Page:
>General Running>Interesting article on the (in)accuracy of race time predictors
Interesting article. i suspect the wall has something to do with the longer than expected times For the marathon. If we could gather total volume of training, it might give us some insight as to the cause for the deviations.
Interesting numbers, but he sums it up well in the last paragraph.
A good predictor won't tell you what you will do, but what you probably can do...
"Not to touch the Earth, not to see the Sun, nothing left to do but run, run, run..."
Interesting but if you use that 1.15 exponent on shorter distances, how much does it throw off those times? One point he notes is that Riegel did his calculations in 1977, a time when marathoners had a much different demographic than they do now. He starts to discuss the relation when speed is considered, but then just compares men and women with equal HM times. I'd like to see the relative accuracy based on marathon times. Is the formula more accurate for faster runners who presumably are also better trained? While he did try to consider experience, the time span over which those 5 HMs and 5 marathons may also be important. The calculators were a lot more accurate with my marathon time prediction after I'd been running 10+ years than after only 3 years.
2014 Goals: Run first trail ultra, first 100K, and see what I can do in a 24-Hour race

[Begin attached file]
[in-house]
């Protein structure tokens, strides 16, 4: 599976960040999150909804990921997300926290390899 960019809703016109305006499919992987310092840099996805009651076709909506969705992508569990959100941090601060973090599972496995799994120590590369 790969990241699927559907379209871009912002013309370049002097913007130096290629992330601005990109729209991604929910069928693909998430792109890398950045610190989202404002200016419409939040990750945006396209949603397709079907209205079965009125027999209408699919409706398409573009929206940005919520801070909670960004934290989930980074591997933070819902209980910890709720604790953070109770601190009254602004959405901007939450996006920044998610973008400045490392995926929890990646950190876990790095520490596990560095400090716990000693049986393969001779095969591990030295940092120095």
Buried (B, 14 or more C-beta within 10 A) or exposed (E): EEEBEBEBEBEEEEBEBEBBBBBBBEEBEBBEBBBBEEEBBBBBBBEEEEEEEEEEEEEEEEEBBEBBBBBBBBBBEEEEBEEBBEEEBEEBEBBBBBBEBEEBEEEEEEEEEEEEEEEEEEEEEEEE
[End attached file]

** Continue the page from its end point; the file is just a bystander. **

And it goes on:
Sure, if you're woefully under-trained then 1.15 is going to make a better prediction that 1.06. That should be fairly obvious.
+1. 1.15 is ridiculous for anyone who has trained appropriately. And the guy seems to want people to use his new, improved calculator. Honestly, I will be pretty annoyed if this is now widely used to justify crappy performances as equivalent.
He cites a 1.06 exponent. Most predictors in the past used 1.07. I tried several times on the RW forum a decade ago to have people calculate what their exponent is based on their PRs, but I never got much interest. Just recalculated my exponent and it's 1.33, meaning I'm relatively slower at longer distances, even though I trained much much harder and longer for my best marathon than I did for my best 5k. Maybe it's because I'm so heavy; I don't know.
But like he said in the article, I know very few people who have run a marathon in the time predicted by their 5k. I'm fat and slow, so don't ridicule my times, but I've run a 5k in 23 minutes without ever training for it (speedwork, etc.) and I trained long and hard to run a 4:30 marathon that I'm mighty proud of. The 1.07 exponent would predict a 3:46 marathon. That ain't happening.
We could crowd-source an exponent calculation by having a bunch of people calculate theirs, but like I said, I never got much interest in the past. By the way, I'm talking about getting a best-fit exponent using data from 5k to marathon, not just a half and a full.
Letting off steam
For me, a 1.07 exponent works fairly well for my PR times from 5k to marathon, over three years long ago. I ran lower mileage then -- I never trained as well for a marathon as I did a half or 10k.
Looking at my most recent series of races, 1.06 is closer for 5k to half. Had I followed this series with a marathon in 50* rather than 85*, I may have been a little faster than the 1.06 would have called it.
Nearly back to 100% 6 months after Achilles surgery. Now at 35 50 mpw.
Base building time!